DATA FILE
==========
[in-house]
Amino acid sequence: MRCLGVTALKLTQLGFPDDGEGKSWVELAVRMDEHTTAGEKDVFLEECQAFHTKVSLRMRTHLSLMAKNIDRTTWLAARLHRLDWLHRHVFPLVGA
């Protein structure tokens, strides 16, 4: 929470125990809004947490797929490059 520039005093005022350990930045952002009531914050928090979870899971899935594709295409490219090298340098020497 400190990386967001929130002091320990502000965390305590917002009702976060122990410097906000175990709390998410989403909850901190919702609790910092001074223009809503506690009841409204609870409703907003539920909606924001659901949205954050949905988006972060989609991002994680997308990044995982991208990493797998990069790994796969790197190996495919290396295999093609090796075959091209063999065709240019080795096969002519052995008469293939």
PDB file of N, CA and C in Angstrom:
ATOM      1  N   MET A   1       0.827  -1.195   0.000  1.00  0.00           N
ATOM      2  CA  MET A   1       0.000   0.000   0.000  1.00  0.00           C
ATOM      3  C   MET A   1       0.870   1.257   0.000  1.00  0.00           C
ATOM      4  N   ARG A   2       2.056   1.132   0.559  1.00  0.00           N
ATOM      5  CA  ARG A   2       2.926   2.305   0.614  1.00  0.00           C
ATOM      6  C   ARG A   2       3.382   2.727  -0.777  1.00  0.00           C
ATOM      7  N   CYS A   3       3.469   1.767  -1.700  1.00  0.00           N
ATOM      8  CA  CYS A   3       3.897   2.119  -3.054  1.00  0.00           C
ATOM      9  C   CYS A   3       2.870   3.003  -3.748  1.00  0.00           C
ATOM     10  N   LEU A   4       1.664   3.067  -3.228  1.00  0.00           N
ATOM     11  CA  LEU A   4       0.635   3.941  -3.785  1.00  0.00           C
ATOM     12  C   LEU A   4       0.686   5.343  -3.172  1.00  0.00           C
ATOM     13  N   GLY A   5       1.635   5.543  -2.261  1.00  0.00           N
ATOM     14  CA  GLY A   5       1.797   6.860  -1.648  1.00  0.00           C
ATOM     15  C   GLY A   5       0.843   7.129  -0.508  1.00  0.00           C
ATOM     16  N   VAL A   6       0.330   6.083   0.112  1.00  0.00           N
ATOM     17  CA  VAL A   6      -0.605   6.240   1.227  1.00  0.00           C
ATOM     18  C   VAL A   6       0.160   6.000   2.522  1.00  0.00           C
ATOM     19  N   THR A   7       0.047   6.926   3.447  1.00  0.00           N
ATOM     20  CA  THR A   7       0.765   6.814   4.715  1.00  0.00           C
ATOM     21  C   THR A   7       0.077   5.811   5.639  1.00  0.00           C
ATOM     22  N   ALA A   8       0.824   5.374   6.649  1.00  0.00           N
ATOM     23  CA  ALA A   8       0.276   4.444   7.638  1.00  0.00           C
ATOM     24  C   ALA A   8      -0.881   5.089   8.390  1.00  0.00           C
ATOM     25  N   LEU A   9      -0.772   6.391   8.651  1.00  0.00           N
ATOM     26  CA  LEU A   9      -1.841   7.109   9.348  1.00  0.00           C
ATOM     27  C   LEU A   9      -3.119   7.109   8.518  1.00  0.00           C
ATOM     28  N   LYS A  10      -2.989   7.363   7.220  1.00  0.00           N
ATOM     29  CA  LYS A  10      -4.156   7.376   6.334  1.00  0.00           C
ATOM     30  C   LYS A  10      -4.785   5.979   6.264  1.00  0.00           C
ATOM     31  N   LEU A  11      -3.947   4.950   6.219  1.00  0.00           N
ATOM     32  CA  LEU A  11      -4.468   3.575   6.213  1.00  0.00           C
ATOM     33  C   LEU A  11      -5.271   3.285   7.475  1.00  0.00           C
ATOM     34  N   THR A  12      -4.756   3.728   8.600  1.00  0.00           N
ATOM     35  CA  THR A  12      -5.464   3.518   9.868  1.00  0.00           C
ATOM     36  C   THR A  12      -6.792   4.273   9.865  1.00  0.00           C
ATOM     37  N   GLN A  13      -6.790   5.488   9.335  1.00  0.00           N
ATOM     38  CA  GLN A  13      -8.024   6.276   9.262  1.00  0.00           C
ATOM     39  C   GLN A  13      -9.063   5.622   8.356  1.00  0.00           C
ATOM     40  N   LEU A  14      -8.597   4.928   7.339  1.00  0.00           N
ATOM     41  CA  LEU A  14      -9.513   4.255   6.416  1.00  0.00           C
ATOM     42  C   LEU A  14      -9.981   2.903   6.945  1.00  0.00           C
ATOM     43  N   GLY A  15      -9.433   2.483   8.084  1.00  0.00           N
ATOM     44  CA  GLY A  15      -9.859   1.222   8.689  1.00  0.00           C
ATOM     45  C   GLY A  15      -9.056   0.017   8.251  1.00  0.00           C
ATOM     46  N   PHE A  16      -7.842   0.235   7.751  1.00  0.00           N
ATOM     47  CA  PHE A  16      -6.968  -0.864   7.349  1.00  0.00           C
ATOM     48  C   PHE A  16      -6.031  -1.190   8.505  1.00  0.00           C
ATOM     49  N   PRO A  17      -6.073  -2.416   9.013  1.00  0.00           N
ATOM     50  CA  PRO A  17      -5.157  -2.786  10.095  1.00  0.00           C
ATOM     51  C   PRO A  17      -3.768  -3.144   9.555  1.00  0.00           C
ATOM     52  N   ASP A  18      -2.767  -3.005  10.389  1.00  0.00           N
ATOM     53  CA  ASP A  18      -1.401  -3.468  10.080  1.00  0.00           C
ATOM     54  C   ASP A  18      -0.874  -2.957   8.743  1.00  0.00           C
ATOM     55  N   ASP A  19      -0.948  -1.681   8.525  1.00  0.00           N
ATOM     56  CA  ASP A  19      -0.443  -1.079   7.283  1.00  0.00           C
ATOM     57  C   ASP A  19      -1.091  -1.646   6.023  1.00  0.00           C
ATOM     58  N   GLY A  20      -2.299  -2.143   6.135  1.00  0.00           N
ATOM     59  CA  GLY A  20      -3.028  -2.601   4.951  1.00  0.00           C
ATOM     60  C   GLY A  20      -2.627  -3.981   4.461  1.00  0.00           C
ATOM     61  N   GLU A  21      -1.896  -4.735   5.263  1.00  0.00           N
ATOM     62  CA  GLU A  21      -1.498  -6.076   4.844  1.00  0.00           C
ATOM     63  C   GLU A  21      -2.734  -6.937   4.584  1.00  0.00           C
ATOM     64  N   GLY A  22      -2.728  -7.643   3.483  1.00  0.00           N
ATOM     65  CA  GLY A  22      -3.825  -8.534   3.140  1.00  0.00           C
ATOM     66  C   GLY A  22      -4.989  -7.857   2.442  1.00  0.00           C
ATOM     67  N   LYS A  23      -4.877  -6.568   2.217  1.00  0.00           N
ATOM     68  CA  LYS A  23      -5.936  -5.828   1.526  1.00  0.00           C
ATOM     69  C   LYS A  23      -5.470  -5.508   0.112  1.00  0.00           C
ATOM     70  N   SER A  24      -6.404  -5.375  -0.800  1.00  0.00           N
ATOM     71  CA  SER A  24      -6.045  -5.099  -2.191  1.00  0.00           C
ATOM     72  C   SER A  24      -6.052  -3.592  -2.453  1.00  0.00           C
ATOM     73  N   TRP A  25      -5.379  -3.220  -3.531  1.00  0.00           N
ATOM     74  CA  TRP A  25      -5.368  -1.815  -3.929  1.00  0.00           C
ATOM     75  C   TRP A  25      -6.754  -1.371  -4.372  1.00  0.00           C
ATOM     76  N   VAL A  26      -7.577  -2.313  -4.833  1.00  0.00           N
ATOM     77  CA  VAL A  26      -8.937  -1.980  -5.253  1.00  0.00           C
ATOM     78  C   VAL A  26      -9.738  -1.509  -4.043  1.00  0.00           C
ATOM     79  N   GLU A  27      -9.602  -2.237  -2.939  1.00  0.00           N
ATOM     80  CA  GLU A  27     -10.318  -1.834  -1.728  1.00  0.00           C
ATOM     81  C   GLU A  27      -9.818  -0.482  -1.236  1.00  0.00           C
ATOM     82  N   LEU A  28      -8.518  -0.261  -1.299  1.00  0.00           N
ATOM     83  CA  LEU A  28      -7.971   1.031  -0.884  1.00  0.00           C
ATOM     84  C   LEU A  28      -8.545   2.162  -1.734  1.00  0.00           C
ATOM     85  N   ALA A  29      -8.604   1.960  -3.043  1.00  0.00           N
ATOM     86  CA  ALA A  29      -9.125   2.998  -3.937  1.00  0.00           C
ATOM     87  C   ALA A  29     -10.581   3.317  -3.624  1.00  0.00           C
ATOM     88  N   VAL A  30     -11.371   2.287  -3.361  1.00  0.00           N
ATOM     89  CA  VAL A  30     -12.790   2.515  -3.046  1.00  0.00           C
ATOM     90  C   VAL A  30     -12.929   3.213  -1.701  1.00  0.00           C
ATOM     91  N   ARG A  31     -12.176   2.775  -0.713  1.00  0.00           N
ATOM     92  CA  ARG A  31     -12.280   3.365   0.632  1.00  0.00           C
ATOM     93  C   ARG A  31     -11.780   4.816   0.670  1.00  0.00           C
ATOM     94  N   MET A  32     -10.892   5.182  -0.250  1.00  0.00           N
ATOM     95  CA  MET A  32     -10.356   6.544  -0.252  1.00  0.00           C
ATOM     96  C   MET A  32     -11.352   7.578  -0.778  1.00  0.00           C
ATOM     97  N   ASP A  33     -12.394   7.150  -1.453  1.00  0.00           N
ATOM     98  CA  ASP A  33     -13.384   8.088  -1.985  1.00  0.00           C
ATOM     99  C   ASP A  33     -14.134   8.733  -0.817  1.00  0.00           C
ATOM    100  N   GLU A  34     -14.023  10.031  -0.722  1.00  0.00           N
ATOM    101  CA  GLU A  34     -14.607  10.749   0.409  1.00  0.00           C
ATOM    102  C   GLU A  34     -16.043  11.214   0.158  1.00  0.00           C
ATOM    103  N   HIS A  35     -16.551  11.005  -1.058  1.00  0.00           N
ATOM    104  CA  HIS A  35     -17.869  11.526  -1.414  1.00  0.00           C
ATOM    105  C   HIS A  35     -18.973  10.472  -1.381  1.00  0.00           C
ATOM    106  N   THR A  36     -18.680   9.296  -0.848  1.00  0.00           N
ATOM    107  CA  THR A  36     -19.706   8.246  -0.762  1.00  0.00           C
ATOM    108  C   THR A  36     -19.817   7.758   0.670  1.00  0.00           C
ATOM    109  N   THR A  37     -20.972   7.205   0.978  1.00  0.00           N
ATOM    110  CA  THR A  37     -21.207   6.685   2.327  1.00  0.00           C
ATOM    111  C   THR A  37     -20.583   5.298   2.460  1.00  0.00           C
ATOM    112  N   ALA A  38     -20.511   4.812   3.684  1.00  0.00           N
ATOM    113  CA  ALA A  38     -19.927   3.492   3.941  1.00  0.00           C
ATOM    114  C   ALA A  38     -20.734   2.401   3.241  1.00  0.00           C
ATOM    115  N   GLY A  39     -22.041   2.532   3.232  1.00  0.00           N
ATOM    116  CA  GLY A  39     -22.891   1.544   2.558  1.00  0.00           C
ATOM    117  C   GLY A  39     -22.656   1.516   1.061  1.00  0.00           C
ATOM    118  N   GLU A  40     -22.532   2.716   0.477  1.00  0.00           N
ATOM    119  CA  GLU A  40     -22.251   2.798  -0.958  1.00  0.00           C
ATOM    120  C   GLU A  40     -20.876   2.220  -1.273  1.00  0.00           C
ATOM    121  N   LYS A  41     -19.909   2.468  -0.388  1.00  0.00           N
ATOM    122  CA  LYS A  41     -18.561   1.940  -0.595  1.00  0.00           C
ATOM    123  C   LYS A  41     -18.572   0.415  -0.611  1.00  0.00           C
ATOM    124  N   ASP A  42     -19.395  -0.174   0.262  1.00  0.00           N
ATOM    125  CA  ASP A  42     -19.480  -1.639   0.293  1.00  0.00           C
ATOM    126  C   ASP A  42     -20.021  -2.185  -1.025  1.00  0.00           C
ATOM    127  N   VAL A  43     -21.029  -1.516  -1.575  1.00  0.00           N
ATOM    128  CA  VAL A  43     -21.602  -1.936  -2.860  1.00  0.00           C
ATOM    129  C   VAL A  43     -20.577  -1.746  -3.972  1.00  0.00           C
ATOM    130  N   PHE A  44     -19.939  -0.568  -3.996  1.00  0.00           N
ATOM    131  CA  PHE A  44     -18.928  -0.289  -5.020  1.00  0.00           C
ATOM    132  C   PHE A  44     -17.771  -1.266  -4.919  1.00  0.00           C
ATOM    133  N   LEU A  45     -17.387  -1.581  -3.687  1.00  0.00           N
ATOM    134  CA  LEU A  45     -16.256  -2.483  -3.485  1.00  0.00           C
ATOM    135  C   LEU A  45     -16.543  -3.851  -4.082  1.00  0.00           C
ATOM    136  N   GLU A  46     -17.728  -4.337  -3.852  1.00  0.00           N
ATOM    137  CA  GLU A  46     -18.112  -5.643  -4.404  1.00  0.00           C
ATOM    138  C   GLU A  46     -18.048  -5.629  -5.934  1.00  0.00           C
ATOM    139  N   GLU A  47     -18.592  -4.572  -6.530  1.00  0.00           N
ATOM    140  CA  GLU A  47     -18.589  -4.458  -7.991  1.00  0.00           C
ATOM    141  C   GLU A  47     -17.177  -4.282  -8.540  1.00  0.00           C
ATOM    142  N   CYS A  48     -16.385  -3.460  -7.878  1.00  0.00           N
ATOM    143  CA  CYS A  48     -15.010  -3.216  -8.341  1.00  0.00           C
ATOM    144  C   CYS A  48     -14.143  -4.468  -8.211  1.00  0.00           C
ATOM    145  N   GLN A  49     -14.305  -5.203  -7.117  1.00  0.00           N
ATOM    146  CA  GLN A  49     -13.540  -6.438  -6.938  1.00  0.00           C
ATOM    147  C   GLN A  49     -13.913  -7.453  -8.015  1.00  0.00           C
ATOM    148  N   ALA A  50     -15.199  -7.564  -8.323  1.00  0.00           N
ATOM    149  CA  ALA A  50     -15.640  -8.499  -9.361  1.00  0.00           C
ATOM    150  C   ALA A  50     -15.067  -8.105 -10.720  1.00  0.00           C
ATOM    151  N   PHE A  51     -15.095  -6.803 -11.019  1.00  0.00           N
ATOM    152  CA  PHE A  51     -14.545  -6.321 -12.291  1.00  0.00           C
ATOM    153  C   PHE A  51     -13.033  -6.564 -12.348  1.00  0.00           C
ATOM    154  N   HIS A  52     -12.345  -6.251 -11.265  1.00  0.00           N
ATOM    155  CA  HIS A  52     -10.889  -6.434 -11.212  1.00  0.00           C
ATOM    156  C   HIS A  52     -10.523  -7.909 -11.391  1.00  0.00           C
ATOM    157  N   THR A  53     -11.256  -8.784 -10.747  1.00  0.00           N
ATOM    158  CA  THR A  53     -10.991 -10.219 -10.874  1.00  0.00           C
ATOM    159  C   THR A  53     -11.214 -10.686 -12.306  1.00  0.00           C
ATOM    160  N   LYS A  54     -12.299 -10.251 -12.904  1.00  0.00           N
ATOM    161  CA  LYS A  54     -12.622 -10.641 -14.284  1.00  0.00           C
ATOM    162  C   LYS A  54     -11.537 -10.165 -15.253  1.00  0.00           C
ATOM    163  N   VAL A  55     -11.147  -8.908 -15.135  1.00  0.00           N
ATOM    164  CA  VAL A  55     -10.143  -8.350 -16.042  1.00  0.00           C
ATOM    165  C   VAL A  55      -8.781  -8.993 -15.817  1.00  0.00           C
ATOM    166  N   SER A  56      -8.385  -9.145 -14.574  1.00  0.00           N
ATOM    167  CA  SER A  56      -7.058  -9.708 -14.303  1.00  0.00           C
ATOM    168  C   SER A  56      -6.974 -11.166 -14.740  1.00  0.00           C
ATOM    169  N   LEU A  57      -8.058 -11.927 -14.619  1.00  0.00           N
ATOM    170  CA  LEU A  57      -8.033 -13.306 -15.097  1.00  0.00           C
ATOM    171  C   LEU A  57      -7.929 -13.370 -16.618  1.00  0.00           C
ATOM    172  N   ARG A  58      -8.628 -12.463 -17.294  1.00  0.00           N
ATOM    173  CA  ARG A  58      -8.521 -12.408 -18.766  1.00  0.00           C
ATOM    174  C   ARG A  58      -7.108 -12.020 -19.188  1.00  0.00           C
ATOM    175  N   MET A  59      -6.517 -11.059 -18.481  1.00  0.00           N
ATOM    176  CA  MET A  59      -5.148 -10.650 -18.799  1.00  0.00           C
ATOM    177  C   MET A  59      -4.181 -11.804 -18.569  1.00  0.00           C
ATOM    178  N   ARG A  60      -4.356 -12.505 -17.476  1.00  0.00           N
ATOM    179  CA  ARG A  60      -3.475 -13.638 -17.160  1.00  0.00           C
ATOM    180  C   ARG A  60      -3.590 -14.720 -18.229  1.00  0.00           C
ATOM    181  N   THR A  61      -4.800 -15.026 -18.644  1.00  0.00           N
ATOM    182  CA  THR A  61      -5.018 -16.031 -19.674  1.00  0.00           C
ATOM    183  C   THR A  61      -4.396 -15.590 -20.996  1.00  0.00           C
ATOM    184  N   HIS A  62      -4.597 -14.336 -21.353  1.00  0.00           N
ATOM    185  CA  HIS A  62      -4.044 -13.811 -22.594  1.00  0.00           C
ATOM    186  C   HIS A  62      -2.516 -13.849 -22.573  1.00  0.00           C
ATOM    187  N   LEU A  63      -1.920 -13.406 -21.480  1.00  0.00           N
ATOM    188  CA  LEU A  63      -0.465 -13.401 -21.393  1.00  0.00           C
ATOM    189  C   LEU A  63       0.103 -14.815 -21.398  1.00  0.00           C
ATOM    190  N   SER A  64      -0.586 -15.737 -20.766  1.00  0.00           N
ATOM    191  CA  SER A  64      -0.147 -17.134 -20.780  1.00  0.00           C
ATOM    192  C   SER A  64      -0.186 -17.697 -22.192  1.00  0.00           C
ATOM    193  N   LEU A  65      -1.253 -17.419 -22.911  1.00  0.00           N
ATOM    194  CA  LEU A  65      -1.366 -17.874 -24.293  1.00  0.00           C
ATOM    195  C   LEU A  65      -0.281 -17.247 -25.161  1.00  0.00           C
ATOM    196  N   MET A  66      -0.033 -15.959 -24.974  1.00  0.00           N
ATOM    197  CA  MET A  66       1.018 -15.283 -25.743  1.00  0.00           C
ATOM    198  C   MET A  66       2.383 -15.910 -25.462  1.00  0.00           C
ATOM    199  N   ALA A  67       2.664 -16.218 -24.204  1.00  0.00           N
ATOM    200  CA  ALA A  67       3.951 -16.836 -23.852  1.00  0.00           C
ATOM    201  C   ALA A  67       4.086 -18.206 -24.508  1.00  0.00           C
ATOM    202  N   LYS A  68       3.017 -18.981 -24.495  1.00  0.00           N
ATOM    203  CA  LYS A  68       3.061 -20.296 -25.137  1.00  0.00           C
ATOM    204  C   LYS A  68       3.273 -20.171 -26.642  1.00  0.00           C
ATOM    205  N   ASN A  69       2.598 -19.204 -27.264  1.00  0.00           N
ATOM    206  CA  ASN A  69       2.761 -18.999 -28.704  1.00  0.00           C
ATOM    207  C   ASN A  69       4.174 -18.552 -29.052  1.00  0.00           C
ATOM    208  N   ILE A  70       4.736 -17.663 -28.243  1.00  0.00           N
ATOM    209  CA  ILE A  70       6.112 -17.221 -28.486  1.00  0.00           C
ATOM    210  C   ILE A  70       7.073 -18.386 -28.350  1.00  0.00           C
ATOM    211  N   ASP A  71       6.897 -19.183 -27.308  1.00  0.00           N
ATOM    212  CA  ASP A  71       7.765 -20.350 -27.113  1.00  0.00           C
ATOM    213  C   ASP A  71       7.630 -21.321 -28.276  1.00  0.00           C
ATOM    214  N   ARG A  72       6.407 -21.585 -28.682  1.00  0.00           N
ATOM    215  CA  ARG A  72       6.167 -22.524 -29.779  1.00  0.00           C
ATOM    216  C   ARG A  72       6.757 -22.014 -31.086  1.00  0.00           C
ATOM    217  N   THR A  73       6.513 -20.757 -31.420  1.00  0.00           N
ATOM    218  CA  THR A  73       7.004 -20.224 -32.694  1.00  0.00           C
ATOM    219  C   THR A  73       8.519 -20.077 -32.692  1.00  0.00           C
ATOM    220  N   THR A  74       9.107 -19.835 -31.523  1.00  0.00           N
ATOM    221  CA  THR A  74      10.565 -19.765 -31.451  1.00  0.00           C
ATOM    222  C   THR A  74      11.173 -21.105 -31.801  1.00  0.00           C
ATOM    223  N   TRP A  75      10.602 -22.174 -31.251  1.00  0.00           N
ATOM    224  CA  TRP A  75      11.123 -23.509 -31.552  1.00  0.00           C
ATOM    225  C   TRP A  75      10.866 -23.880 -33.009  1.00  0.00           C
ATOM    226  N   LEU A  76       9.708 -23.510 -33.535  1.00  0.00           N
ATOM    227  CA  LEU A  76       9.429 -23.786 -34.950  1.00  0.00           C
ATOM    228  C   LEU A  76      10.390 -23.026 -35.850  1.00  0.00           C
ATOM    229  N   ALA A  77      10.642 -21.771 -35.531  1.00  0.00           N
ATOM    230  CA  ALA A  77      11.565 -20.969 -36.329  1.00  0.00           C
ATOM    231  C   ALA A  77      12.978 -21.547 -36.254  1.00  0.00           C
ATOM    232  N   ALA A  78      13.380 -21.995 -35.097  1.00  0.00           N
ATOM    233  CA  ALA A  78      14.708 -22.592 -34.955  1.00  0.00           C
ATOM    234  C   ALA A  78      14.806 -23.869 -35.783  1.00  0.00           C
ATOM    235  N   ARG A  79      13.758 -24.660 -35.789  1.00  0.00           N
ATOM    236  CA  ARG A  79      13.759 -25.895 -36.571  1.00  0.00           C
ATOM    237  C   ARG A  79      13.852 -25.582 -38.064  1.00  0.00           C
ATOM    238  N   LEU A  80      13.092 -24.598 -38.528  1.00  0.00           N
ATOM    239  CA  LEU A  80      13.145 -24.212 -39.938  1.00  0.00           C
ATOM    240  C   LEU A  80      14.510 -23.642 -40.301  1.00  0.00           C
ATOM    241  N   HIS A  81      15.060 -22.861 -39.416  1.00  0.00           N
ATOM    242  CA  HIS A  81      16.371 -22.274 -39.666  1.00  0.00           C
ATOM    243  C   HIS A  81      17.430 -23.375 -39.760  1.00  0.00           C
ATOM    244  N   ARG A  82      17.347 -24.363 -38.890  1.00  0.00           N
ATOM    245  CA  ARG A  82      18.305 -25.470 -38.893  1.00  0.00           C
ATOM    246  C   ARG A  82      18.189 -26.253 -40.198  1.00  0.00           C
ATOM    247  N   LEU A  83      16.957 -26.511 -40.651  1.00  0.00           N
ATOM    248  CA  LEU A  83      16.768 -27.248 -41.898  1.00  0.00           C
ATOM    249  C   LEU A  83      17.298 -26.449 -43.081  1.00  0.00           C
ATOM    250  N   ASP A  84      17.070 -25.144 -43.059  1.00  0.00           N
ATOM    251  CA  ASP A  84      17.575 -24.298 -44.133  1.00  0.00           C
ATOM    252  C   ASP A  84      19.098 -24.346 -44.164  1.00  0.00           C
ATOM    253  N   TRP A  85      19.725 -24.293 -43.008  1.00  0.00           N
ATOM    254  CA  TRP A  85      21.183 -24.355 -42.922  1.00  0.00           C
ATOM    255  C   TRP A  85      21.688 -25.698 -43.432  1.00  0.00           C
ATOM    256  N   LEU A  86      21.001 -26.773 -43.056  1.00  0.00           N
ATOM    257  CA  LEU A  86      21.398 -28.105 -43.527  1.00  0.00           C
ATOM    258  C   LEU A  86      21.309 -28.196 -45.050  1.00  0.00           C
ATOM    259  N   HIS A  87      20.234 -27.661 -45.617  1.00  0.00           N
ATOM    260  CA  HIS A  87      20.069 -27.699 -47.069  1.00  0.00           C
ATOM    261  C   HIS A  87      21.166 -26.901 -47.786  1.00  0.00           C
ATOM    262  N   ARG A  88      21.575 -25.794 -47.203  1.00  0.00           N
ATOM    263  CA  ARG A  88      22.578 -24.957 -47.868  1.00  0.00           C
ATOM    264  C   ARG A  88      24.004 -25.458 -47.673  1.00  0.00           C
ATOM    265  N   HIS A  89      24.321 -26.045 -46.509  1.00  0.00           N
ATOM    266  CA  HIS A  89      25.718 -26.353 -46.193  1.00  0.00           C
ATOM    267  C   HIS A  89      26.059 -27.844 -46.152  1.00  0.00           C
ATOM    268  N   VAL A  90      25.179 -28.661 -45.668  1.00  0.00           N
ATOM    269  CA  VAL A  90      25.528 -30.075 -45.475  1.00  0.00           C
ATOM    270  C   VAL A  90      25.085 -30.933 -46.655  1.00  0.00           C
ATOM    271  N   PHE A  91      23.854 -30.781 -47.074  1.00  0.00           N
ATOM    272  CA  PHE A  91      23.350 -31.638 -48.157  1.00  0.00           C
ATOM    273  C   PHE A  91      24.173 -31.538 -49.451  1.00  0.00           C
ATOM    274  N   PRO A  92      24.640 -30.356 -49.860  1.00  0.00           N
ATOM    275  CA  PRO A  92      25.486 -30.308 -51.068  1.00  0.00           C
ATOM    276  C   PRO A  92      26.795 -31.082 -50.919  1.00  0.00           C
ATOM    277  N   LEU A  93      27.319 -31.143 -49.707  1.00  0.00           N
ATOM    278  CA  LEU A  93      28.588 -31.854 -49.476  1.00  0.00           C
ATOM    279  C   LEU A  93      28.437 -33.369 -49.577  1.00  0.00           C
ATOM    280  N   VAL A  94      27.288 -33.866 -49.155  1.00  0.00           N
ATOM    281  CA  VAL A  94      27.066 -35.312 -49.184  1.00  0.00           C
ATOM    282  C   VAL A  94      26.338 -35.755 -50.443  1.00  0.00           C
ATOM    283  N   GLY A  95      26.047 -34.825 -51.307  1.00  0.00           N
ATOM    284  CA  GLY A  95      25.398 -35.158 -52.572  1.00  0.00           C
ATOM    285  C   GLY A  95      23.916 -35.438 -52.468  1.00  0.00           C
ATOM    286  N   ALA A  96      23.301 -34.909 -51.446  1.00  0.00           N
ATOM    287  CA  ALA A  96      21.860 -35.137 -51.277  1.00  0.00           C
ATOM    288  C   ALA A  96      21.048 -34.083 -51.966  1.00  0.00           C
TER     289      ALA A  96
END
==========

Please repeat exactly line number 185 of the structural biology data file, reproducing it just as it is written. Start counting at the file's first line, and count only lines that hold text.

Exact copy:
ATOM    181  N   THR A  61      -4.800 -15.026 -18.644  1.00  0.00           N